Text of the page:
Is OZ a pioneer who, after a long career, can now be considered a recognized graffiti artist, or a stubborn maniac using spray painting as a way to get attention that – were he to lead a socially acceptable and unremarkable life – would not otherwise be forthcoming?

Despite the fact that the known aspects of his life have been publicly dissected in the years he's been in the public eye -- born in Heidelberg, raised in a home for kids, educated by nuns, apprentice gardener and later wannabe hippie in Copenhagen -- so far nobody has really been able to figure out what he's all about.

It's unlikely that anything will change. The dynamic between OZ and the courts is long-established. Nobody is going to stop him. Another conviction and jail stint will merely interrupt his activities. As OZ likes to say: "F--- the norm." And that's exactly what he's going to go right on doing.

Read the original story in German

Photo - Udo Herzog

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How Thailand's Lèse-Majesté Law Is Used To Stifle All Protest

Once meant to protect the royal family, the century-old law has become a tool for the military-led government in Bangkok to stamp out all dissent. A new report outlines the abuses.

Pro-Democracy protest at The Criminal Court in Bangkok, Thailand

Laura Valentina Cortés Sierra

"We need to reform the institution of the monarchy in Thailand. It is the root of the problem." Those words, from Thai student activist Juthatip Sirikan, are a clear expression of the growing youth-led movement that is challenging the legitimacy of the government and demanding deep political changes in the Southeast Asian nation. Yet those very same words could also send Sirikan to jail.

Thailand's Criminal Code 'Lèse-Majesté' Article 112 imposes jail terms for defaming, insulting, or threatening the monarchy, with sentences of three to 15 years. This law has been present in Thai politics since 1908, though applied sparingly, only when direct verbal or written attacks against members of the royal family.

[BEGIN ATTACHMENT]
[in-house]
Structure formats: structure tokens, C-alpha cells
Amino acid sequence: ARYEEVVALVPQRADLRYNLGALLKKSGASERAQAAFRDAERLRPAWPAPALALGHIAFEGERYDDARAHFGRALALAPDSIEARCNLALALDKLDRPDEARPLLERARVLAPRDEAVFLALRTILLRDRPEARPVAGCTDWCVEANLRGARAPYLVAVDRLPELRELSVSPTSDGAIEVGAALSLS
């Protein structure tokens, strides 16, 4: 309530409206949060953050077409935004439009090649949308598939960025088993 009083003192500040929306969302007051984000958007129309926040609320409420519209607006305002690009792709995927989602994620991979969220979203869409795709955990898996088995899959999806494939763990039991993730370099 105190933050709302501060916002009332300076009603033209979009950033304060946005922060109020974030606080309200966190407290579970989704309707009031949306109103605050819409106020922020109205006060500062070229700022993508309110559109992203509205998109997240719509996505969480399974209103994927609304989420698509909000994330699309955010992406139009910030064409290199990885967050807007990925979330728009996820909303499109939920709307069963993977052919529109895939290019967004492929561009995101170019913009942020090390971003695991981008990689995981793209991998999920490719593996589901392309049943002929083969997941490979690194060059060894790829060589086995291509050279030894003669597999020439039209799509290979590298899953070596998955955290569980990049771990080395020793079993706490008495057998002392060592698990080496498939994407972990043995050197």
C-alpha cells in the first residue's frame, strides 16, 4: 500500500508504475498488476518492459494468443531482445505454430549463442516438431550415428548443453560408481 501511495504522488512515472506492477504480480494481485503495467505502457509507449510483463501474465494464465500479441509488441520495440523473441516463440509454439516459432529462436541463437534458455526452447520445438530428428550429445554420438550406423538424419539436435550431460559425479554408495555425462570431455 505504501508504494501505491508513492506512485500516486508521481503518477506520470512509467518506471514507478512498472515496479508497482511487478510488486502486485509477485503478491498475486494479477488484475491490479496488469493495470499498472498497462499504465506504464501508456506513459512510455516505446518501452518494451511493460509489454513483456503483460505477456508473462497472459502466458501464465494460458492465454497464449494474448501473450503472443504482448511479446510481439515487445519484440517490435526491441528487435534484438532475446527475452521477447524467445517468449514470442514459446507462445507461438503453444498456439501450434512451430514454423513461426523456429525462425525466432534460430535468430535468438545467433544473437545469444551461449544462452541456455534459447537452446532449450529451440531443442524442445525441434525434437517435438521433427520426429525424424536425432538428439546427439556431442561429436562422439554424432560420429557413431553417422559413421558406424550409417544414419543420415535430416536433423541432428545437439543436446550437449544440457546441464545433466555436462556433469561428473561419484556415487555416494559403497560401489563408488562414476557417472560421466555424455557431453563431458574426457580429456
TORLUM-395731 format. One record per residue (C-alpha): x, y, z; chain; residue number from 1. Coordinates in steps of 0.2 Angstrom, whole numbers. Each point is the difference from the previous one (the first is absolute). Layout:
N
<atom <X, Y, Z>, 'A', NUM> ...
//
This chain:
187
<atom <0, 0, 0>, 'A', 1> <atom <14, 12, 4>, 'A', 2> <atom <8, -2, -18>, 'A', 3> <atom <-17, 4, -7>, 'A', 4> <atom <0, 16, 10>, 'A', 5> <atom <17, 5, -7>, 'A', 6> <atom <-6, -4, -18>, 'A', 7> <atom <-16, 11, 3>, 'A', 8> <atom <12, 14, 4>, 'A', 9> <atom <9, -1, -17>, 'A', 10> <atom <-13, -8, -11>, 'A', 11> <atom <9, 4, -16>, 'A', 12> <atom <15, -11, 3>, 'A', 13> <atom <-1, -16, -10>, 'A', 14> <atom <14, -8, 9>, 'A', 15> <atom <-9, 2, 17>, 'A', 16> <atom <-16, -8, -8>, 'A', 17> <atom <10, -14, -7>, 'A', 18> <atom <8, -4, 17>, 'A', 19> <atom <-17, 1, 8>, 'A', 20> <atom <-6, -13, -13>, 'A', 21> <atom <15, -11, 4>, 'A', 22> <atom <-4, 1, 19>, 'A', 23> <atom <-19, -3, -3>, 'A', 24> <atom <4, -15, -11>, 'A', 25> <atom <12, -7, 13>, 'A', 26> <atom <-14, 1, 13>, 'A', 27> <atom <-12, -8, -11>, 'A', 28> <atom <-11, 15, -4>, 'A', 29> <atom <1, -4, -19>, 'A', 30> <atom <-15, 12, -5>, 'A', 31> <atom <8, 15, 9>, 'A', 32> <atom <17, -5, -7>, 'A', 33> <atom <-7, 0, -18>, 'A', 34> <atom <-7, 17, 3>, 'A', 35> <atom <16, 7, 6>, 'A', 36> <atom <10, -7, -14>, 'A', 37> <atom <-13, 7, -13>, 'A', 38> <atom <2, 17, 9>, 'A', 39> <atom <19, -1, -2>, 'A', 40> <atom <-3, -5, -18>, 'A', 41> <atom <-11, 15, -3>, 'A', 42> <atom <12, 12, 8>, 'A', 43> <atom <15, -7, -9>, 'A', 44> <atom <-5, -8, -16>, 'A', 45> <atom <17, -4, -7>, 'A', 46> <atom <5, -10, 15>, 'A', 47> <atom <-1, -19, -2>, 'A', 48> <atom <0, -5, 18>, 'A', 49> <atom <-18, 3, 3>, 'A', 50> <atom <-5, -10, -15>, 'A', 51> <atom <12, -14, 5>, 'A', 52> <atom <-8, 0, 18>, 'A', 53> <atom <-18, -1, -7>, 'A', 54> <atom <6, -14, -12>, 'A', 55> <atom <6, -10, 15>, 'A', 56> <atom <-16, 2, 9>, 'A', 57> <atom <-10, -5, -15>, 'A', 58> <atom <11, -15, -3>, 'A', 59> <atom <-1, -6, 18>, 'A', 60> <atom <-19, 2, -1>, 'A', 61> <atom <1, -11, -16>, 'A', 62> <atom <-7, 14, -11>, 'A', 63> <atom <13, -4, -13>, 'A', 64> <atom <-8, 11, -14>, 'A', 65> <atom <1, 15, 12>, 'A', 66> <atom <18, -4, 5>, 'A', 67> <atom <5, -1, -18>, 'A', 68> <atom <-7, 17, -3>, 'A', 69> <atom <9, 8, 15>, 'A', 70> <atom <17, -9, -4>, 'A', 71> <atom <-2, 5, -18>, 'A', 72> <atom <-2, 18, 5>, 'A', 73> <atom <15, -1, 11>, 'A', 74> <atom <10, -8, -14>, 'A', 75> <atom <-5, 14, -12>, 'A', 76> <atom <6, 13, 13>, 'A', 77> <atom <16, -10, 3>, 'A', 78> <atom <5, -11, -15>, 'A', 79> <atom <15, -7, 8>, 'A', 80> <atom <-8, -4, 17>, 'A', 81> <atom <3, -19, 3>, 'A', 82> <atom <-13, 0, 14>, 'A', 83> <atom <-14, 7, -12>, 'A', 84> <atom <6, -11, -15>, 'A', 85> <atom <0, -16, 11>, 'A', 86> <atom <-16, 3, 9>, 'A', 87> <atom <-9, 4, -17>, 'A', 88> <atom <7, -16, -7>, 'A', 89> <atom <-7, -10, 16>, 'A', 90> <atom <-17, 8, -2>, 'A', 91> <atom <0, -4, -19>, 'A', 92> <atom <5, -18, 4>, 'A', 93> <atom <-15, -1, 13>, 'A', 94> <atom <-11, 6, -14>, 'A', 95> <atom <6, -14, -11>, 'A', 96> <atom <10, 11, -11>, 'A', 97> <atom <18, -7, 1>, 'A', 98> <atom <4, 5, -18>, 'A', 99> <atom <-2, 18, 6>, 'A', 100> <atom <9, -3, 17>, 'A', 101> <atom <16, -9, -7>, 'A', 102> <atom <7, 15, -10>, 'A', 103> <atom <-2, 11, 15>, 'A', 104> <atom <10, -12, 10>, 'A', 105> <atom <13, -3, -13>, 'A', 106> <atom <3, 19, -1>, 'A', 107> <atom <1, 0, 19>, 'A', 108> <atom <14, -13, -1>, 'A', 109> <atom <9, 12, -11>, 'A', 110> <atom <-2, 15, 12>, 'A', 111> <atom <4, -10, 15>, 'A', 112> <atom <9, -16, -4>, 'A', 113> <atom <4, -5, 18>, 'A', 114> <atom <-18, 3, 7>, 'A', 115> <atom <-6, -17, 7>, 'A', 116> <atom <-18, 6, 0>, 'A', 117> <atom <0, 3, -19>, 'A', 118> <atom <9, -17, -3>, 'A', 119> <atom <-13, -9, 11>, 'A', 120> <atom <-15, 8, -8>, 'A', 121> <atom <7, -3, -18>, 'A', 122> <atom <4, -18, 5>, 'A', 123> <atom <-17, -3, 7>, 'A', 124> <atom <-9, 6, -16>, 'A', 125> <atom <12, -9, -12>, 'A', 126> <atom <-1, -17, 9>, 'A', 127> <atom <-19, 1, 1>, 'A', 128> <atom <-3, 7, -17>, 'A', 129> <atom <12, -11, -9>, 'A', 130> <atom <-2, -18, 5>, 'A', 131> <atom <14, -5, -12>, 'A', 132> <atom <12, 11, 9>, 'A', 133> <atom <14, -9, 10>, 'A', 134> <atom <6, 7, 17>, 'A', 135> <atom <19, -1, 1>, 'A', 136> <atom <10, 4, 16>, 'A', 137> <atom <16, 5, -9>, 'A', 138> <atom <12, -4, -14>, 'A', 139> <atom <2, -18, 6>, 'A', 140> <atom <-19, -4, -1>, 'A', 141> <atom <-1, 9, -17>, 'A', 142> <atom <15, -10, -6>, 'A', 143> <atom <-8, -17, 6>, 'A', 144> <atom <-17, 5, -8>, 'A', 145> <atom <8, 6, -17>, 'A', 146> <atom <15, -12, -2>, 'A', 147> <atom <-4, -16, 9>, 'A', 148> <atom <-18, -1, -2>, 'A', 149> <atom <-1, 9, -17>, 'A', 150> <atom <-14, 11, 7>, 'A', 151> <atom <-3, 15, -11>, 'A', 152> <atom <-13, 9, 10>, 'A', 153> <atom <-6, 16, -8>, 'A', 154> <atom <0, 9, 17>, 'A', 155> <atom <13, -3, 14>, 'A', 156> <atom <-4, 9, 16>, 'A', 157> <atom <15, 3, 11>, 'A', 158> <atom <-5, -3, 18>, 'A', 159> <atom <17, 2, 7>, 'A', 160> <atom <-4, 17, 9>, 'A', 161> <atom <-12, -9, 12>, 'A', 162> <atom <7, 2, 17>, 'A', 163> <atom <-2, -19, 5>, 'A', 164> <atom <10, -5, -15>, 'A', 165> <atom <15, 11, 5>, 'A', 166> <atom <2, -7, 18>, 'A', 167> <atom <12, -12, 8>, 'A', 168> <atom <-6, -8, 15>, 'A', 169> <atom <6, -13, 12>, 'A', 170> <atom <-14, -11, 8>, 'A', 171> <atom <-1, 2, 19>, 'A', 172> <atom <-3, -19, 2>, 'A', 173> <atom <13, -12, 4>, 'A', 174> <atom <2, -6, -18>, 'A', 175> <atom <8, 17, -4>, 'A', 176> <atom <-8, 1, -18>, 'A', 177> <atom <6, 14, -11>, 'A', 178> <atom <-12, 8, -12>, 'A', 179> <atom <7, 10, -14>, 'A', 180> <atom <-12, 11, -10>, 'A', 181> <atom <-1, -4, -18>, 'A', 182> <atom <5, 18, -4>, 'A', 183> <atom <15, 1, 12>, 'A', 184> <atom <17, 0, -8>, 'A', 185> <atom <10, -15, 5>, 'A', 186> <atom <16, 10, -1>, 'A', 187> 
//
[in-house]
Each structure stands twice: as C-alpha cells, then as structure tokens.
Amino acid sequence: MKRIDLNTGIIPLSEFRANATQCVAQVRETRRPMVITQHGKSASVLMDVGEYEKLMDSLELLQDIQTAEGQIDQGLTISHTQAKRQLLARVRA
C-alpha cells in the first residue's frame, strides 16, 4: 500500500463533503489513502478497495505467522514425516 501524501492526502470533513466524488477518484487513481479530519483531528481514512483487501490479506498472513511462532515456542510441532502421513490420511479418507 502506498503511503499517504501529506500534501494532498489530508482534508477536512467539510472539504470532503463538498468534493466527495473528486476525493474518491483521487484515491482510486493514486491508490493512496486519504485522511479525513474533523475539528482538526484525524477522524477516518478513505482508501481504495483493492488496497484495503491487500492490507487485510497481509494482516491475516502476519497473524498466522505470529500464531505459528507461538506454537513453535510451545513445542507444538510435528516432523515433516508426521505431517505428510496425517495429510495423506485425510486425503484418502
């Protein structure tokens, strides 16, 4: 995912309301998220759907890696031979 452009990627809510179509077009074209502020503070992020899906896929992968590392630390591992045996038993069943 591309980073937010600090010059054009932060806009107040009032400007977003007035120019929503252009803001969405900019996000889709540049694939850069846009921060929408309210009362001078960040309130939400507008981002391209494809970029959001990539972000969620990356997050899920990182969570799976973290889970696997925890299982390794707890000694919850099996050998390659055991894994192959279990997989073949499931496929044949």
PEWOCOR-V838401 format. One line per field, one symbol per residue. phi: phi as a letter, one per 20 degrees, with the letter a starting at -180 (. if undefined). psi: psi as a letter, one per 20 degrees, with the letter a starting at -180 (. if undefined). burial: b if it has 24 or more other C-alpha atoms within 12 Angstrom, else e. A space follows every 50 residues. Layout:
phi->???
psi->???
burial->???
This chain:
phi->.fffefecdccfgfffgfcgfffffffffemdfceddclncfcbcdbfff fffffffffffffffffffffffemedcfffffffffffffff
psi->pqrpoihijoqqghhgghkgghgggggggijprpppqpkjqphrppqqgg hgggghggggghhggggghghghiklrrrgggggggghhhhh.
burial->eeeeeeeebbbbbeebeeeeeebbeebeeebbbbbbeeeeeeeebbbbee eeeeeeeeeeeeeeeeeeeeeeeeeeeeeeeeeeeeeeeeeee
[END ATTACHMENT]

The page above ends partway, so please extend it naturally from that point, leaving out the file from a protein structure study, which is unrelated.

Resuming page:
But after the May 2014 military coup d'état, Thailand experienced the first wave of lèse-majesté arrests, prosecutions, and detentions of at least 127 individuals arrested in a much wider interpretation of the law.

The recent report 'Second Wave: The Return of Lèse-Majesté in Thailand', documents how the Thai government has "used and abused Article 112 of the Criminal Code to target pro-democracy activists and protesters in relation to their online political expression and participation in peaceful pro-democracy demonstrations."

Criticism of any 'royal project'

The investigation shows 124 individuals, including at least eight minors, have been charged with lèse-majesté between November 2020 and August 2021. Nineteen of them served jail time. The new wave of charges is cited as a response to the rising pro-democracy protests across Thailand over the past year.

Juthatip Sirikan explains that the law is now being applied in such a broad way that people are not allowed to question government budgets and expenditure if they have any relationship with the royal family, which stifles criticism of the most basic government decision-making since there are an estimated 5,000 ongoing "royal" projects. "Article 112 of lèse-majesté could be the key (factor) in Thailand's political problems" the young activist argues.